Benefits of Chapter 7 Bankruptcy
Filing for bankruptcy under Chapter 7 of the Bankruptcy Code is very appealing for many of those in need of bankruptcy protection.
Why? The benefits are great.
Why Chapter 7 is So Appealing to Many Bankruptcy Filers
First, in Chapter 7, many unsecured debts are totally discharged. The debts are wiped out you never have to pay them back. For example, medical bills, personal loans, and credit card debts are all eliminated.
Second, though there are limits on the assets you can protect, most Chapter 7 filers keep all of their assets. Each state has exemptions to protect your home and real property. In some states, you get to choose between your state’s exemptions and federal exemptions.
Third, a Chapter 7 discharge only takes about 6 months. On the other hand, a Chapter 13 discharge takes three to five years.
Means Test (Plus One More)
Chapter 7 bankruptcy protection was designed for “lower” income and low asset individuals (and married couples). Therefore, you need to qualify for Chapter 7 by meeting the “means test straight” or the “means test plus one more”.
- You meet the “means test straight” if your income is equal to or less than the median income for your state. Friendly reminder (back to your middle school math days) that “median” means the middle number, not the average.
- If your income exceeds the state median income, you may still qualify for Chapter 7:
- It’s the income of the 6 months immediately prior to filing bankruptcy that counts. If you don’t immediately qualify for Chapter 7, you may qualify by waiting a month or so before filing.
- If you have excessive living expenses, you can make more than the state median and still qualify. Your disposable income will be measured.
This is what we call “means test plus one” because you have to take one more step past the straight means test to qualify.
For example, high medical expenses or vehicle expenses may allow you to qualify for Chapter 7 even though your income is higher than your state’s median.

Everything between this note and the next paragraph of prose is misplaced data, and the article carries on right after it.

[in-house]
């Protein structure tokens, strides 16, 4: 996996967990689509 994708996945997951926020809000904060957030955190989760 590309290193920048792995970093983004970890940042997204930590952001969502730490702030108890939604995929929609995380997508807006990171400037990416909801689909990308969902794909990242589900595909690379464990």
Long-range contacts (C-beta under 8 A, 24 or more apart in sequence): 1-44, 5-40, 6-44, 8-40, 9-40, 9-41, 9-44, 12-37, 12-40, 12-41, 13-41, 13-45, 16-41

As a very rough estimate, if your income is up to 20% more than the state median income, you may still qualify to file under Chapter 7, using the “means test plus one strategy”.
Example State Median Incomes
Absolutely be sure to consult with a bankruptcy attorney to determine the current median income for your own state and to determine whether you qualify for the “means test plus one” if you don’t immediately qualify for the “means test straight”.
But in the meantime, here are some example state median incomes, current as of May 2012.
- California: $49,188 (single person) to $77,167 (family of four)
- Florida: $42,053 (single person) to $64,722 (family of four)
- Illinois: $46,983 (single person) to $81,570 (family of four)
- New York: $47,381 (single person) to $83,775 (family of four)
- Pennsylvania: $46,515 (single person) to $79,102 (family of four)
WARNING: DO NOT ELIMINATE YOURSELF FROM FILING CHAPTER 7
This heading is in all capital letters because we really mean it and we desperately want to grab your attention. It’s imperative that you consult with a bankruptcy attorney before you disqualify yourself from Chapter 7. The benefits are too great not to know the facts.
Determining whether you qualify for Chapter 7 under the means test straight and the means test plus one can be tricky. Don’t count yourself out without asking a bankruptcy lawyer for guidance.
Where to Find a Bankruptcy Attorney
Our job at Attorneys.org is to help people like you find an attorney. We list attorneys who focus their practice on particular areas of law and you are free to contact them or not. It’s totally up to you whether you consult with one of the attorneys list and, if you do, which attorney you choose.